Integrating contingency plans and post-disaster needs assessments to build more resilient labour markets

ILO virtual workshop provides Caribbean constituents with practical training for crisis preparedness and response

News | 29 June 2021
Despite their small carbon footprints, Caribbean countries - including their workforces - are highly vulnerable to the dangers of climate change. While regional disaster risk management (DRM) mostly focuses on protecting lives and physical assets, it typically does not plan for preventing enterprises from going out of business and people from losing their jobs.

Among the major lessons learned from Hurricanes Irma and Maria in 2017 is that the constituents did not have the necessary tools to mainstream livelihood-centred recovery responses, nor to run, or actively participate in Post Disaster Needs Assessments (PDNAs). International Labour Organization (ILO) interventions after the crisis demonstrated that there is an urgent need to support capacity strengthening and institutional reform if resilience goals are to be fully realized.

“When we conduct a post-disaster needs assessment, very often our labour market colleagues are not at the table or are on the periphery. We want them more at the centre,” said Dr Asha Kambon, an ILO consultant and expert on disaster management.

To support the development of more comprehensive Caribbean DRM that mitigates threats to labour productivity and jobs, the ILO Caribbean Office, recently designed and delivered an online training on integrated labour market contingency plans (LCMPs) and PDNAs for employment and livelihoods, within the framework of its Caribbean Resilience Project. The virtual course, led by Dr Kambon, took place from 21 to 25 June and included government officials, employers’ organizations, trade unions and other stakeholders from beneficiary countries Dominica, Guyana and Saint Lucia.

“This week of workshops is an opportunity to learn how we can make our labour markets and social protection systems shock-responsive. Before there is a crisis we need to know what to do, how to act and which mechanisms to use to ensure we are more resilient to disasters,” stated Ariel Pino, ILO Caribbean Specialist for Social Protection and Occupational Safety and Health during the opening session. “Governments can be ready with policies that ensure people have access to decent work and social security to lower the risk of poverty in the event of a disaster. It is also important that we look at the employers’ and workers’ side and assess how a shock can affect them and how they can be ready to operate by considering aspects such as occupational safety and health in emergency preparedness and response plans.”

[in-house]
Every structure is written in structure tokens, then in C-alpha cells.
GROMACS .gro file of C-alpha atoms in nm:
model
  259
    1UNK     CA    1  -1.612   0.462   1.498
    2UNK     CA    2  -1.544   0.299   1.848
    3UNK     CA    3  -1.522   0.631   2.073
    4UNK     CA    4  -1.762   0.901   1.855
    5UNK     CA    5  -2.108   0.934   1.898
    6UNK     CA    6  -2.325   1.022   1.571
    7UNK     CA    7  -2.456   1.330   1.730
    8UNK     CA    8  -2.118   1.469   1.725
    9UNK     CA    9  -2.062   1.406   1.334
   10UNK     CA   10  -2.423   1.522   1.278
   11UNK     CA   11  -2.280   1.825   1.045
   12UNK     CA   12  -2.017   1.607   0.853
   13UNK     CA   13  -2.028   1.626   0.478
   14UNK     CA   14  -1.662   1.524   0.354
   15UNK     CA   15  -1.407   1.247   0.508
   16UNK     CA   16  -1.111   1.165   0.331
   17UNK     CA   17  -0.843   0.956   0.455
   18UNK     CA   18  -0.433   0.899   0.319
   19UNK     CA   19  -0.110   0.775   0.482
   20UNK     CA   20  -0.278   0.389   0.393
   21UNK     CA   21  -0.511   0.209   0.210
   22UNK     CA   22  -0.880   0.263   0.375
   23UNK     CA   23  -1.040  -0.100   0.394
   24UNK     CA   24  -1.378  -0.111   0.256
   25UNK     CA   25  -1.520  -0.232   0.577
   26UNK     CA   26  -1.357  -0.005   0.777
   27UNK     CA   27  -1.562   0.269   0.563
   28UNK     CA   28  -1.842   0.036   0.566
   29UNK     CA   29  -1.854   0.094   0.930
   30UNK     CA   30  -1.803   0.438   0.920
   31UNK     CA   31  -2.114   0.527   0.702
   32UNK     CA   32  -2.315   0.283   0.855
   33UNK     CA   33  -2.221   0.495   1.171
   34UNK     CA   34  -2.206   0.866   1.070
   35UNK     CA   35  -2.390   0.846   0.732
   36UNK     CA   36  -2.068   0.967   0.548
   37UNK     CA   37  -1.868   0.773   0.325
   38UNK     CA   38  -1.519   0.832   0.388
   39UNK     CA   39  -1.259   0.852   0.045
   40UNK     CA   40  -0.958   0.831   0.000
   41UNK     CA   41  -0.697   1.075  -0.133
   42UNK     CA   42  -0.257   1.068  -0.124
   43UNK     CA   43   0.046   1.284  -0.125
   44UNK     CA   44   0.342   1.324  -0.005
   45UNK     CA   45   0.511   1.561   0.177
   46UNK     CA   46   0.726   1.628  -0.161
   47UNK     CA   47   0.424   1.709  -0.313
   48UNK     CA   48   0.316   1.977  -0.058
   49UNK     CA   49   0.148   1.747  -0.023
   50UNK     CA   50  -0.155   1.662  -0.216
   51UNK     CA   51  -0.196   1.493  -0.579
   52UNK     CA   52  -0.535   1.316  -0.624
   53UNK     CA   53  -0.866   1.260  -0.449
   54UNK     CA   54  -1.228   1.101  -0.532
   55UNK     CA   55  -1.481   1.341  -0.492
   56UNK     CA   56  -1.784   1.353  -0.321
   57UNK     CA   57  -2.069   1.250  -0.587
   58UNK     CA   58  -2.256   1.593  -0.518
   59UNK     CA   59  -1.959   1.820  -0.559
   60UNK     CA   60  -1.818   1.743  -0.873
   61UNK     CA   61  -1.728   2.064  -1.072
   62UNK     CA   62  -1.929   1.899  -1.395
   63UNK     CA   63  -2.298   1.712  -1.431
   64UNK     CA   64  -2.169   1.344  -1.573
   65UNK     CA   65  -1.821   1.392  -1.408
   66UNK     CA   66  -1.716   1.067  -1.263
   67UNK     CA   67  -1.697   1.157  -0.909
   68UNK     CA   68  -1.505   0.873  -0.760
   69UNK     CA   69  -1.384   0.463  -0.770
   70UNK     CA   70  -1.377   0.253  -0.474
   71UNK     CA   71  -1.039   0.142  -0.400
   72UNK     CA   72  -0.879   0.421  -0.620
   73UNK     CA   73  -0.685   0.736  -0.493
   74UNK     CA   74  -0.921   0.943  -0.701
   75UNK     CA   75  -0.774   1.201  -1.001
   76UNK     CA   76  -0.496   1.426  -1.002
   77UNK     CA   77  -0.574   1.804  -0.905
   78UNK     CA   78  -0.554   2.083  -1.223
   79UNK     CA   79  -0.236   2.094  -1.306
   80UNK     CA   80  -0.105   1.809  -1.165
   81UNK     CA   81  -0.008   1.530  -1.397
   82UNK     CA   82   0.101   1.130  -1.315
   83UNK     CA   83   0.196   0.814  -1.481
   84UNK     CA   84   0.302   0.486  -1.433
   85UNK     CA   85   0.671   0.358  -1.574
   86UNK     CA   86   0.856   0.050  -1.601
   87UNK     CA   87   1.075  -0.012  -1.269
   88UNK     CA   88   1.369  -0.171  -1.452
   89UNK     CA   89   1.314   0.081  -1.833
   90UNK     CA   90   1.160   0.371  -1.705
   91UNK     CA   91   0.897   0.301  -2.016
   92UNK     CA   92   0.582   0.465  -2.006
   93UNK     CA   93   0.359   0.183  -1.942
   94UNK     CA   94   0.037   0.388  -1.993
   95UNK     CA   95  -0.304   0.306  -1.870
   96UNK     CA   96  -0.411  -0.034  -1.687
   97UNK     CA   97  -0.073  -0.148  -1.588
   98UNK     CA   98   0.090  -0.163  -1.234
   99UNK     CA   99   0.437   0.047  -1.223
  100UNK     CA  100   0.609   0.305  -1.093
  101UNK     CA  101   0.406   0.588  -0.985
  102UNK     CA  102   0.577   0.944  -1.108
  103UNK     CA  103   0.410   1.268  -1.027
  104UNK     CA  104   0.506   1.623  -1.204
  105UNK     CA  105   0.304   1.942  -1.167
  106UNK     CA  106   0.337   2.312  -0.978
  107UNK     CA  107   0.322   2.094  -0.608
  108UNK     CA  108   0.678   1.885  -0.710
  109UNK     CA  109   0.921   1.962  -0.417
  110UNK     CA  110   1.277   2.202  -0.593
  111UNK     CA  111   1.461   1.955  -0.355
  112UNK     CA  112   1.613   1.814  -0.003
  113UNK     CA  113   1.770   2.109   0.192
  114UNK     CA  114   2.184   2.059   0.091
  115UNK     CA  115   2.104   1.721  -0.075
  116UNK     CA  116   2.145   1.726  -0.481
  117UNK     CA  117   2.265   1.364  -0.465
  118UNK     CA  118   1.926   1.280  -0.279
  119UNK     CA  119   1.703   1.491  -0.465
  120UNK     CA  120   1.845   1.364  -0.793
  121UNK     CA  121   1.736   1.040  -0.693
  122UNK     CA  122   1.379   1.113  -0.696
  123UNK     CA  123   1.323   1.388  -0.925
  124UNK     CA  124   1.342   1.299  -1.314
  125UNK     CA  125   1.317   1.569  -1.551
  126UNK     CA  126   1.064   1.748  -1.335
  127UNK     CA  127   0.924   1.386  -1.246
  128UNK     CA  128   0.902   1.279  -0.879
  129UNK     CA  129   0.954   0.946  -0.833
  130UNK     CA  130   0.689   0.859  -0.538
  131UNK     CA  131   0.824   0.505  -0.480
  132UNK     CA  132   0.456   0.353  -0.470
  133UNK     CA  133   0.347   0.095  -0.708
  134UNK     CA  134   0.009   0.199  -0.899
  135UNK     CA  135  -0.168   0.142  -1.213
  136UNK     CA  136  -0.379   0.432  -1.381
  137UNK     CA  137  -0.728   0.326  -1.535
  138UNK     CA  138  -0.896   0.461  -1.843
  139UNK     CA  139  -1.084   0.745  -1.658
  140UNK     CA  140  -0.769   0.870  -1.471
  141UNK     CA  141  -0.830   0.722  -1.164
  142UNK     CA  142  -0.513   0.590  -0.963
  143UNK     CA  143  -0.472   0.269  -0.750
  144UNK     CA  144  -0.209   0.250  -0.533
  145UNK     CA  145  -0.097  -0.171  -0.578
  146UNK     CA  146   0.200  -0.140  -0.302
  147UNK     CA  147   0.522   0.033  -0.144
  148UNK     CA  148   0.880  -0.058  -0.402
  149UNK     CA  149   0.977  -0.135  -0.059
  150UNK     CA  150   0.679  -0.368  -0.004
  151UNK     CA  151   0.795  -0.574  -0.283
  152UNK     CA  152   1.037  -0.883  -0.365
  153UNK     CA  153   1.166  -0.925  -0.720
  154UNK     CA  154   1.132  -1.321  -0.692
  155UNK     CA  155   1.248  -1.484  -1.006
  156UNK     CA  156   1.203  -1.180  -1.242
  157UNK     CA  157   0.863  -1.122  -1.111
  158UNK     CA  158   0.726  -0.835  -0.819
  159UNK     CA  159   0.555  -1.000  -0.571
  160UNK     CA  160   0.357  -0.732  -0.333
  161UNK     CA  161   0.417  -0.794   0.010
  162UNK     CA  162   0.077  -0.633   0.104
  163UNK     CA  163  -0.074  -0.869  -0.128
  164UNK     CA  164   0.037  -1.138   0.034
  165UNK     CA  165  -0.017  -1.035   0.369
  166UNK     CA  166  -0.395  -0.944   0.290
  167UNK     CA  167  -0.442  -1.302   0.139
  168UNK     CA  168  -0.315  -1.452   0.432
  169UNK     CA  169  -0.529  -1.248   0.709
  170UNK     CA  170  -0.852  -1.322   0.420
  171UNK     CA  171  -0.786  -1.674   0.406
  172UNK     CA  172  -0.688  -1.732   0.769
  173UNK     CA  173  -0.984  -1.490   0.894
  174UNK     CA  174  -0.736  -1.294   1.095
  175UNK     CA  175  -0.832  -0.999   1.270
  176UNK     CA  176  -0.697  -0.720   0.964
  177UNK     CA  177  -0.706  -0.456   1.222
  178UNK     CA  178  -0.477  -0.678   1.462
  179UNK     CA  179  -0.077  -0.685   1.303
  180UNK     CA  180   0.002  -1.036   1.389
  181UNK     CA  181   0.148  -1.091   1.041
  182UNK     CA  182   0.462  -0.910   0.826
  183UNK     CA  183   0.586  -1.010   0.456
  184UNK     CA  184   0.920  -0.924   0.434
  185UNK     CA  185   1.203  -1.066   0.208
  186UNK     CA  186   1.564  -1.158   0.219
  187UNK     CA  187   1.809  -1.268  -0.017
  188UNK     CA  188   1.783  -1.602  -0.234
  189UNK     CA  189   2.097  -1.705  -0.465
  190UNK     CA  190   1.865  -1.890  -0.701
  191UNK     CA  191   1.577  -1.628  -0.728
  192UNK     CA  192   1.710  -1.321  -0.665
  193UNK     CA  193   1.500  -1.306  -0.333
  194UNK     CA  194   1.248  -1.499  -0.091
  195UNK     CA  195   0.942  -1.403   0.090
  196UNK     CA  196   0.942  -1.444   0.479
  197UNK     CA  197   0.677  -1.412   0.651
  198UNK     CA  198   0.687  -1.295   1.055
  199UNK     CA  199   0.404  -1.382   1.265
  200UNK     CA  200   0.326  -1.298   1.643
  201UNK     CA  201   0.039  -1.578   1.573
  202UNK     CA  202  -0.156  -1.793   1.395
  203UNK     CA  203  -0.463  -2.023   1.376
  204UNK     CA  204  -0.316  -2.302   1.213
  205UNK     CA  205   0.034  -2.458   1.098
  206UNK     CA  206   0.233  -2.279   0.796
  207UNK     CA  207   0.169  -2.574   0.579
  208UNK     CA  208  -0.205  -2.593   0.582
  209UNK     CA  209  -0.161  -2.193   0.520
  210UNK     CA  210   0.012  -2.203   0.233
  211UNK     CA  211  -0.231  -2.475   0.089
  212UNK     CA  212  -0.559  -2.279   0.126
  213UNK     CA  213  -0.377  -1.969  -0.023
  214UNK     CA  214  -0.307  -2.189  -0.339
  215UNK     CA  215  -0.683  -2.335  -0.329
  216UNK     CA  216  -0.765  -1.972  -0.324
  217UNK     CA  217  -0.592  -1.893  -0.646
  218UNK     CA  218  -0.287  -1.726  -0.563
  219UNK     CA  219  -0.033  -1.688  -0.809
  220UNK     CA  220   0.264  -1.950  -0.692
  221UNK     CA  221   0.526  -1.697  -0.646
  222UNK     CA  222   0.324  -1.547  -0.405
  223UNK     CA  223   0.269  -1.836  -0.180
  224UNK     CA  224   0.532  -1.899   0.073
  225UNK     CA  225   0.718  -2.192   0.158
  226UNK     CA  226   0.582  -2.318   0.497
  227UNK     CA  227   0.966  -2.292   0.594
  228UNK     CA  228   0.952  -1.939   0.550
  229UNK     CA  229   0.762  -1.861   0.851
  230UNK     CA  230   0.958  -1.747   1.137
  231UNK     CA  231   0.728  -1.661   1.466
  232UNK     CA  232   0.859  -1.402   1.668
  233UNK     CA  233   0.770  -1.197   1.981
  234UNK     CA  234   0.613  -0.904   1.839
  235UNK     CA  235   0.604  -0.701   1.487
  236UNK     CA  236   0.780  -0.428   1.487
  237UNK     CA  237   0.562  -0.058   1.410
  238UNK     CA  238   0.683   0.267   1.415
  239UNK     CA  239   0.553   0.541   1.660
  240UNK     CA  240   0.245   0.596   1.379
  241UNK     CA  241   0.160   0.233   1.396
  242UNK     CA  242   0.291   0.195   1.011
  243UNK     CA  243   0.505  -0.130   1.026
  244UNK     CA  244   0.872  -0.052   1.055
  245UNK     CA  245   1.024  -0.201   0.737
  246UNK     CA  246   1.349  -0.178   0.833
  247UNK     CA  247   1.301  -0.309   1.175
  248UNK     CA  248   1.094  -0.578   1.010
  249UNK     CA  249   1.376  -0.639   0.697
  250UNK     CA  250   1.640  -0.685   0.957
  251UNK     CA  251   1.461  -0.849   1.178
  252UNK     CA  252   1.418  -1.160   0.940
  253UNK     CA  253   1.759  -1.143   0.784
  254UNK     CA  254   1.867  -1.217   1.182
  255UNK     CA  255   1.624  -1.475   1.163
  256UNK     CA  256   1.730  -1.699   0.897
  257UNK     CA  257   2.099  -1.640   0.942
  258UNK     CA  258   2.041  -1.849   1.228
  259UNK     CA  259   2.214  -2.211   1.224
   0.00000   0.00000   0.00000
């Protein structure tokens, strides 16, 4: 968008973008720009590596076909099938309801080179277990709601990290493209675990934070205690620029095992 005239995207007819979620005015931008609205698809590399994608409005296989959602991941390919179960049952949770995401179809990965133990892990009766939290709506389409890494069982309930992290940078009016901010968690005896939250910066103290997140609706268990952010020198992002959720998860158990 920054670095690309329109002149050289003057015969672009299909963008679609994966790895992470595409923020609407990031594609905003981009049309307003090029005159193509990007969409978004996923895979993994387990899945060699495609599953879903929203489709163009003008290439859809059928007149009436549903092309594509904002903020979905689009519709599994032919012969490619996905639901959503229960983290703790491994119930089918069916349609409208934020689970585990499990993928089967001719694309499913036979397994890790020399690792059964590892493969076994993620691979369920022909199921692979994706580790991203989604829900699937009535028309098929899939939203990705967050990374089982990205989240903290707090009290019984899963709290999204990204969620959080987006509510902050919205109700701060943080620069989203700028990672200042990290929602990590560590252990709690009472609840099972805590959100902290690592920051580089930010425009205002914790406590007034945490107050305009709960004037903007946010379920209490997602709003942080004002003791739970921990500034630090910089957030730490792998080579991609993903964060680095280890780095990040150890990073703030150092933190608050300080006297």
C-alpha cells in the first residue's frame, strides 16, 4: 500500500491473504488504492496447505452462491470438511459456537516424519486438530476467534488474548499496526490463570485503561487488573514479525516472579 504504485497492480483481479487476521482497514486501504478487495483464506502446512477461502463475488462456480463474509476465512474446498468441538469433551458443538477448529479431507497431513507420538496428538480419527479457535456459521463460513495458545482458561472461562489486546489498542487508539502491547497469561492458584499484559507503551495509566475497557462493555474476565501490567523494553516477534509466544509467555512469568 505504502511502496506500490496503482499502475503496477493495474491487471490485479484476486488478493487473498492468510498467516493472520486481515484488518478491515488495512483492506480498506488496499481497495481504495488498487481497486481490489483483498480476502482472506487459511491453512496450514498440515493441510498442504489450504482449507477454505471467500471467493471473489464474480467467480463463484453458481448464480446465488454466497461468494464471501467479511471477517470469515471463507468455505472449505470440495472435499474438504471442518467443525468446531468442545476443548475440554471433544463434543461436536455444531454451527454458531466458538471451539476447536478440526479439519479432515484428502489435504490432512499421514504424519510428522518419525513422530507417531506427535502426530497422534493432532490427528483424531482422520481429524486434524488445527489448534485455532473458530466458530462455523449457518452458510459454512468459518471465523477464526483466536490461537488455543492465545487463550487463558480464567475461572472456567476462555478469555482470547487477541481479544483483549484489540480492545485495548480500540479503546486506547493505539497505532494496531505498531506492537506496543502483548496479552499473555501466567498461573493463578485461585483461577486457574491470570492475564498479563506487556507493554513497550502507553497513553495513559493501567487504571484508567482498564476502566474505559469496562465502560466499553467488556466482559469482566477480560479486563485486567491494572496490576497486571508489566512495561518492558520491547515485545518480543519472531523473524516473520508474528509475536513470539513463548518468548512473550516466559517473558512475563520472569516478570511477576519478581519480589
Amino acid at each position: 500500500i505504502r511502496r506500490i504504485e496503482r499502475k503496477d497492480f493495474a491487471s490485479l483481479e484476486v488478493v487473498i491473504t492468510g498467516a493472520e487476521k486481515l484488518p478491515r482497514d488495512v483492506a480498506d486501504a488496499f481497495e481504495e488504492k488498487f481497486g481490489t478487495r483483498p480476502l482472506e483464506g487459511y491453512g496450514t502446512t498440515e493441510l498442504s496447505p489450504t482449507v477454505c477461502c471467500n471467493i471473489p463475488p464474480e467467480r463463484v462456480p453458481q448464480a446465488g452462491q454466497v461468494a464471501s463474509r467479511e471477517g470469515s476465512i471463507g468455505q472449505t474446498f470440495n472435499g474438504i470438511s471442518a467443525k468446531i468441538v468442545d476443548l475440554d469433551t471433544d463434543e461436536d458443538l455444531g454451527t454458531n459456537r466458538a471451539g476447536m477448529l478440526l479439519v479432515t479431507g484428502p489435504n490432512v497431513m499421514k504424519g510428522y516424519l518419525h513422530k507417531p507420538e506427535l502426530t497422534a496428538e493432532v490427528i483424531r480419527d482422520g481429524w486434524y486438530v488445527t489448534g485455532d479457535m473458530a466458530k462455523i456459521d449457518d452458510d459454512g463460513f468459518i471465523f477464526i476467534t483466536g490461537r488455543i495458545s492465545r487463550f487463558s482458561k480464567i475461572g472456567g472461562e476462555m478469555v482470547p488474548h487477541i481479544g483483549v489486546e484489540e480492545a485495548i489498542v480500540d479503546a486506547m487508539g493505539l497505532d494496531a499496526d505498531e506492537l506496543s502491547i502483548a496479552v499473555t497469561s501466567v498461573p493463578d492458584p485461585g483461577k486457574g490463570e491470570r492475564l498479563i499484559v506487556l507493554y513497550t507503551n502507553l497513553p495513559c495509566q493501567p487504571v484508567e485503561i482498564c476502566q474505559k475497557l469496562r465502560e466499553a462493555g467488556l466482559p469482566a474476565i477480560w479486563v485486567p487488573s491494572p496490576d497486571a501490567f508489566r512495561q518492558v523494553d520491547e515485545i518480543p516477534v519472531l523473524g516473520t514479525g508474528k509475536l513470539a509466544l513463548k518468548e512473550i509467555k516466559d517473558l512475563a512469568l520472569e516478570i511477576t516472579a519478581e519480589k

Featured course topics included an Introduction to Post Disaster Needs Assessment and Recovery; Overview of the Labour Market Contingency Plan; Overview of the Post Disaster Needs Assessment Methodology; the Crosscutting issue of Employment and Livelihoods; and the ILO’s Role in Disaster Settings. The sessions provided participants with the tools, templates and techniques they need to anticipate impact and identify approaches for mitigation. It also trained them in how to understand and use LMCPs and PDNAs with a particular emphasis on the Employment, Livelihoods and Social Protection Sector (ELSP).

“Disaster preparedness is essential for an effective recovery. It must happen at all levels and requires that national and local institutions of work and individuals have the capacities and knowledge to anticipate impacts and identify approaches to mitigation to minimize loss,” said Resel Melville, ILO Caribbean Project Officer. “The lack of labour market contingency planning leaves important gaps in overall recovery endeavours. The promotion of decent work – through strong labour market institutions and social partners – is a key instrument for building resilient societies.”

The virtual training included four main objectives:
  1. to provide an orientation in the conduct of PDNA and equip participants with the necessary information to participate in assessments at the national level;
  2. to familiarize participants with the use of a contingency planning as part of their tool kit for post disaster recovery;
  3. to strengthen capacity which will allow participation and full engagement in the recovery processes which form part of the PDNA, with regard to labour and livelihoods; and
  4. to provide an understanding of how labour actors can intervene in the PDNA process.
“Recovery is something we need to think about before the event hits. When we undertake an assessment, the purpose of estimating the value of the effects and the possibilities of impacts is to determine plans for recovery. A labour market contingency plan is a tool that can be used to build resilience of disaster-affected and vulnerable populations through a job-rich and inclusive process,” explained Dr Kambon.

Through the course, participants – many of whom are policymakers – gained a stronger understanding of the value of the PDNA and LCMP processes in building job market resilience. They are now better prepared to assert the relevance of livelihoods and employment in disaster planning and recovery.

The ILO is committed to continue working with constituents and partners across the Caribbean to strengthen the integration of labour and decent work issues in regional and national disaster risk management.

For more information about the training and to access the course materials, visit: